Saipan – At War in the Pacific, New Zealand in the Pacific War 

Being there . . . .in 2002 when author-anthologist Bruce M. Petty began recording an amazing  collection of choice World War II combat reminiscences for a trilogy unsurpassed to this day. All told, more than a hundred interviews were collected over the span of a decade to allow us buffs, enthusiasts, and living-room-armchair historians to relive in serviceman verse and prose battle experiences otherwise unavailable after eight decades . . . .

Meeting the military miens of Marines, officers, and their men, in often unforgiving, fathomless milieus, to read the actual words of eyewitnesses is rare. Thanks to the genius of the McFarland Publishing Company editorial staff, we, too, suddenly find ourselves at war in New Georgia, Betio, Tarawa, Bougainville, New Britain, Rabaul, the Marshalls, the entire Central Pacific, while Nimitz holds confabs, Macarthur leapfrogs islands, the two together plan pre-invasion softening’s, while the oral participants fly over the Marianas, lead Task Force 58, guide Burma, fly the B-29 raids, visit the cemeteries throughout the South Pacific, watch the Navy Hellcats roar off the decks of carriers, fight on Saipan, Tinian, and Okinawa, and, of course, Iwo, then welcome the Bomb, and finally accept the surrender of all Japanese forces throughout the Pacific – – if not recorded and found among these oral accounts of those there or nearby , then look among the carefully read and recommended books in each of Bruce’s three Selected Bibliographies. A serious question, reader. Do you earnestly, sincerely want to be there? If so, a must-read trilogy awaits . . .


                                    Reviewed and Highly Recommended by Don DeNevi

“SAIPAN: ORAL HISTORIES OF THE PACIFIC WAR – Personal Accounts of Navy and Marine Corps Officers”, by Bruce M. Petty. McFarland & Company, Inc., Publishers: 2002, reissued 2006, 2022, 196 pages, sc; $29.95. Visit,

“AT WAR IN THE PACIFIC – Personal Accounts of World War II Navy and Marine Corps Officers”. by Bruce M. Petty. McFarland & Company, Inc., Publishers: 2006, reissued 2022, 196 pages, sc; $29.95. Visit,

“NEW ZEALAND IN THE PACIFIC WAR – Personal accounts of World War II”, by Bruce M. Petty. McFarland &Company, Inc., Publishers: 2008, reissued 2022, 233 pages, sc; $29.95. Visit,

Each of the three oral volumes attempts to gather the most significant, easily understood, and authenticated images of the Pacific War. Bruce, with guidance from McFarland staff, worked hard, as authors and editors always have together, in determining the best among the thousands, literally hundreds of thousands, of potential recollections and memoir chapter segments that portray American men in battle. And, although all are individually good and worth reading, the most vivid, those truly capable of placing the reader at the foot of action, probably number in the hundreds. Unfortunately, “most of those may be scattered in the Pacific sands and coral”.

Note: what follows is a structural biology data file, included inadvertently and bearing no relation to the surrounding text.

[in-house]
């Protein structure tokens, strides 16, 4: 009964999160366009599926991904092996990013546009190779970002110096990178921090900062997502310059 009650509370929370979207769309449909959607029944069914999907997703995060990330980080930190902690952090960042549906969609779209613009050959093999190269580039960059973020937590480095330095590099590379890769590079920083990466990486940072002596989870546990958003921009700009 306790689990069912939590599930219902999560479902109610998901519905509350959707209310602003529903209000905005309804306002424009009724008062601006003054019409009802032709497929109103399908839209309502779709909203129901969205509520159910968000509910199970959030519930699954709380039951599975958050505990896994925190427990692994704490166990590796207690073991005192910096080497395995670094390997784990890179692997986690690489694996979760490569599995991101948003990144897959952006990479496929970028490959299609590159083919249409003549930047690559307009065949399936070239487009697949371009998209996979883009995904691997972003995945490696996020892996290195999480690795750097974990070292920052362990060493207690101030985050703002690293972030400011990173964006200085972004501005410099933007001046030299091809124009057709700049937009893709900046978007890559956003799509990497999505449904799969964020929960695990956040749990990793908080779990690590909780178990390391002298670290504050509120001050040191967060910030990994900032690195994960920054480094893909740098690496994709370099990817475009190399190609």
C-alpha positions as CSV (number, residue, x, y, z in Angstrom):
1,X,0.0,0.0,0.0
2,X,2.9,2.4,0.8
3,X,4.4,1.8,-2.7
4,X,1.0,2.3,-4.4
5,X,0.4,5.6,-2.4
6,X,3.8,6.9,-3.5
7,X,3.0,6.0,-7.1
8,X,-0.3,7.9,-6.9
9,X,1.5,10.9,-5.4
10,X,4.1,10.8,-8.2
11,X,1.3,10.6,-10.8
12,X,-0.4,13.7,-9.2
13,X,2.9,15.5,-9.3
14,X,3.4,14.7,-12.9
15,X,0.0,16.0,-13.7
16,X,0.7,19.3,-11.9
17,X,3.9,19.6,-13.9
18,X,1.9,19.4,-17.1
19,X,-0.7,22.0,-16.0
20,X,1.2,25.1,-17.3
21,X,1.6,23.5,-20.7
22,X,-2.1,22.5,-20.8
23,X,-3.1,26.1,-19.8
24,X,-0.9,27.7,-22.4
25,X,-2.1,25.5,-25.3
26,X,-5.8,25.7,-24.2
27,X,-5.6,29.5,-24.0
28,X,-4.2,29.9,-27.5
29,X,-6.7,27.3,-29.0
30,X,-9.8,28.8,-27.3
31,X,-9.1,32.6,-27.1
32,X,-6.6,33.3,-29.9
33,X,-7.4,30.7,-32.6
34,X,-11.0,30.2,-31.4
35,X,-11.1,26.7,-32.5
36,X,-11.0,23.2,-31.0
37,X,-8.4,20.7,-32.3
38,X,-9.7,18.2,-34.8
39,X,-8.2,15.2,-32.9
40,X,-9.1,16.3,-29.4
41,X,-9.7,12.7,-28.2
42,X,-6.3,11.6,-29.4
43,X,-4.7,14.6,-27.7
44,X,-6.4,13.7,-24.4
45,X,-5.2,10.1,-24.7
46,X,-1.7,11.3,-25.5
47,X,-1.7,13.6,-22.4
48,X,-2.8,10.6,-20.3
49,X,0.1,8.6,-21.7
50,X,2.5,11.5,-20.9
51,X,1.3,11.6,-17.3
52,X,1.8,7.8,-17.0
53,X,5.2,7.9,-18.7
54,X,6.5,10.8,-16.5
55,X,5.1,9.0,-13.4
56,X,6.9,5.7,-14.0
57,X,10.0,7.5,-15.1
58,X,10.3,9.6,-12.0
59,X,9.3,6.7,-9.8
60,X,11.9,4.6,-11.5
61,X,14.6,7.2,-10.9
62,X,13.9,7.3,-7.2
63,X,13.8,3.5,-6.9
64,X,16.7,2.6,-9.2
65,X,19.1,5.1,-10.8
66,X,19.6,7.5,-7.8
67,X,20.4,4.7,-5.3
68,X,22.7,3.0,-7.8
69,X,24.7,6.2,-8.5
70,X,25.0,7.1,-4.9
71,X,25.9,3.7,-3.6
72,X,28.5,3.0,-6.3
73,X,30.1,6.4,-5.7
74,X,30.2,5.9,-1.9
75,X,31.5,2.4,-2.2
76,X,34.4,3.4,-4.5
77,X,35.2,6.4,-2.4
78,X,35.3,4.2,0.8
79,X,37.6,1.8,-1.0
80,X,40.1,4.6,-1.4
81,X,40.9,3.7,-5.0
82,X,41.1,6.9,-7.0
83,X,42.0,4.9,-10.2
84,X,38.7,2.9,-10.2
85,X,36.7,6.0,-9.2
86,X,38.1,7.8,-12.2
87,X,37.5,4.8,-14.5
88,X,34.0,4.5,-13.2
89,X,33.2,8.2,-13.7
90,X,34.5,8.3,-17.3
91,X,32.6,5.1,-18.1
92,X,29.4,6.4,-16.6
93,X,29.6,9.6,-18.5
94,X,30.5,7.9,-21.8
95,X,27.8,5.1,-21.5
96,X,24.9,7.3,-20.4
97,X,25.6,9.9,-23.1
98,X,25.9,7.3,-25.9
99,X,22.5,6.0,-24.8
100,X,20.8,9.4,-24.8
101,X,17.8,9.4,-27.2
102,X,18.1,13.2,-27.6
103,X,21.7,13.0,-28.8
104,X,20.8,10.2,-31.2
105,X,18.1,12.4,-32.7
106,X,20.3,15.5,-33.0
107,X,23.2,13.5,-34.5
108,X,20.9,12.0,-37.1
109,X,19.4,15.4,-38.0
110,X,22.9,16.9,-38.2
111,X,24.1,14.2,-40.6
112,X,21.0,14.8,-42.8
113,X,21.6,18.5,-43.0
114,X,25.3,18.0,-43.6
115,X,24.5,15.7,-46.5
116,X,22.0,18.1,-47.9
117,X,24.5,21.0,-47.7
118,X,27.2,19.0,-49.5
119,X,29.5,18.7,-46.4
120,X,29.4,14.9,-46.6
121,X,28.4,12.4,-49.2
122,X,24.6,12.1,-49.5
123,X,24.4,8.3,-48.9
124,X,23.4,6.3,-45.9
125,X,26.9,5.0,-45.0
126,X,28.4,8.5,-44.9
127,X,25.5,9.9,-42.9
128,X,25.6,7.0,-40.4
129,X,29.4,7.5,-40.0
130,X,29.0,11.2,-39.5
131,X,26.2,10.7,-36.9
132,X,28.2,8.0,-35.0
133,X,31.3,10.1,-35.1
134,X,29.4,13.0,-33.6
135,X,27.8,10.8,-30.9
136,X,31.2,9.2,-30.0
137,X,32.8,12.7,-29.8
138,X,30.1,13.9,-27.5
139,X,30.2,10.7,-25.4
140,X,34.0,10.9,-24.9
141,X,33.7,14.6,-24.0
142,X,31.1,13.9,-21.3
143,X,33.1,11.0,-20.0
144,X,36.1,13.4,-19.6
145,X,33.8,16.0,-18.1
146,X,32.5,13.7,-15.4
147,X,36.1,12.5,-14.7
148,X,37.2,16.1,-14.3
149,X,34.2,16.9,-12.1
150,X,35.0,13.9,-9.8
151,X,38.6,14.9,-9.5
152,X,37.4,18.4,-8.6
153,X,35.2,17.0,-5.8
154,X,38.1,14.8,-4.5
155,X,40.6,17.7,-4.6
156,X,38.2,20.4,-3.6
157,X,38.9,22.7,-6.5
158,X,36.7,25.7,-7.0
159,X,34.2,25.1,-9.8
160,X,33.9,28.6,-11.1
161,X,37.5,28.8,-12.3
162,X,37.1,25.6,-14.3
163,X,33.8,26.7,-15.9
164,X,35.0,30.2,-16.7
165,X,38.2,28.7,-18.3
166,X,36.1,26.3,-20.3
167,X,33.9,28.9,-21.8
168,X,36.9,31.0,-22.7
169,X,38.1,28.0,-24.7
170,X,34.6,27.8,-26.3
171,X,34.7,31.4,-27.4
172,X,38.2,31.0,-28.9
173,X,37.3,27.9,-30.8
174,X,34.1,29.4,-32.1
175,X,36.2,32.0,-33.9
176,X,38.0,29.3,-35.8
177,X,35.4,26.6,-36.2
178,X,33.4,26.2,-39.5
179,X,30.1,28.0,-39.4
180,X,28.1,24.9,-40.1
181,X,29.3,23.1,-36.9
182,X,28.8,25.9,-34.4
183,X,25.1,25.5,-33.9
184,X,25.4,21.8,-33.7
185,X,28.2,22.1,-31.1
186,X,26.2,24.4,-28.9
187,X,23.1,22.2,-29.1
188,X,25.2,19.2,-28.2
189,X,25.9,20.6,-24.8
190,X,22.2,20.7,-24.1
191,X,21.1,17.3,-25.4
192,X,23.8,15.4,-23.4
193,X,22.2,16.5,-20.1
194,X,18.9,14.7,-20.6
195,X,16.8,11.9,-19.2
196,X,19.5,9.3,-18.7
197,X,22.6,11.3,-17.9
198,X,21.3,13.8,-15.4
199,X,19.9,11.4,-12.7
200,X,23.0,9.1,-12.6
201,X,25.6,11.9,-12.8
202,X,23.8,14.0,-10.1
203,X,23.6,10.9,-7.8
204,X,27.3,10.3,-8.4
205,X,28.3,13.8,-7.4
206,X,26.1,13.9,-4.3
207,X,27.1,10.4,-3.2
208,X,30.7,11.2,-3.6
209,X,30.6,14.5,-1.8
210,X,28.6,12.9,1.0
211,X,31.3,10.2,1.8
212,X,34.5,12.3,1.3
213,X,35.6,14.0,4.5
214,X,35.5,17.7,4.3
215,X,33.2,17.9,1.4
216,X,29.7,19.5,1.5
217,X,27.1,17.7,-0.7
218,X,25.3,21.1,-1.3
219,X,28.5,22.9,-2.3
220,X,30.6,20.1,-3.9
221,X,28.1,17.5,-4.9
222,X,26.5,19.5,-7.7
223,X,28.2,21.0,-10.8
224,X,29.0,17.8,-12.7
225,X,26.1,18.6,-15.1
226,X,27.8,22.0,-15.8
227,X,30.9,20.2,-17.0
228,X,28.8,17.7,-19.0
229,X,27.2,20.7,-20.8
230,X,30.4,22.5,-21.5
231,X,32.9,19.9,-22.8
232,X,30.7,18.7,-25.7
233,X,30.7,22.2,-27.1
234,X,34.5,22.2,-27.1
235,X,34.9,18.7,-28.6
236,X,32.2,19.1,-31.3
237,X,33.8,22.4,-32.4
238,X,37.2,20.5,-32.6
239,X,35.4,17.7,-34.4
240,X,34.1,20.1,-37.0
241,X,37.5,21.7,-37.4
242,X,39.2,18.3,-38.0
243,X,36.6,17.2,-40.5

The compiled individual interviews, numbering almost 20, that record the invasion of the Marianas Islands – Saipan, Guam, and Tinian, that our strategists expected to be a relatively easy invasion and fight – turned out to be unremitting terror. Taking Saipan required three weeks of nearly continuous fighting before the 105th Infantry beat back and defeated an overwhelming Japanese banzai on July 7, 1944. Half of our 900 casualties were killed in action. One can only imagine the oral recollections of those who survived.

In “AT WAR IN THE PACIFIC”, we read, “I was standing behind a metal plate behind the pilot when the nose, waist and tail gunners started firing on the ships. I looked down at the cocker spaniel next to Lieutenant Elder and saw him put both paws over his ears. It was then that I felt I was in a situation I hadn’t really bargained for . . . All I could think of at that moment was, ‘Nobody knows where I am.’ The captain of my ship was unaware that I was on this mission. There was my poor mother with my brother a POW in Germany.”

All the oral interviews relate such experiences, most of which would surprise, frighten, inspire, and perhaps later in life haunt even the Marines and Navy men made of solid lead.

“NEW ZEALAND IN THE PACFIC WAR” focuses on New Zealand’s often overlooked war contribution and new relationship with America: i.e., New Zealand’s war veterans, New Zealanders on the home front, and American servicemen stationed on the island nation before and during the war. Four of the interviews deal with adults born because of American soldiers – New Zealand women love affairs in their own words shed light on this sometimes-uncomfortable aspect of all foreign wars. Photographs and short biographies of the interviewees round out this superb anthologies.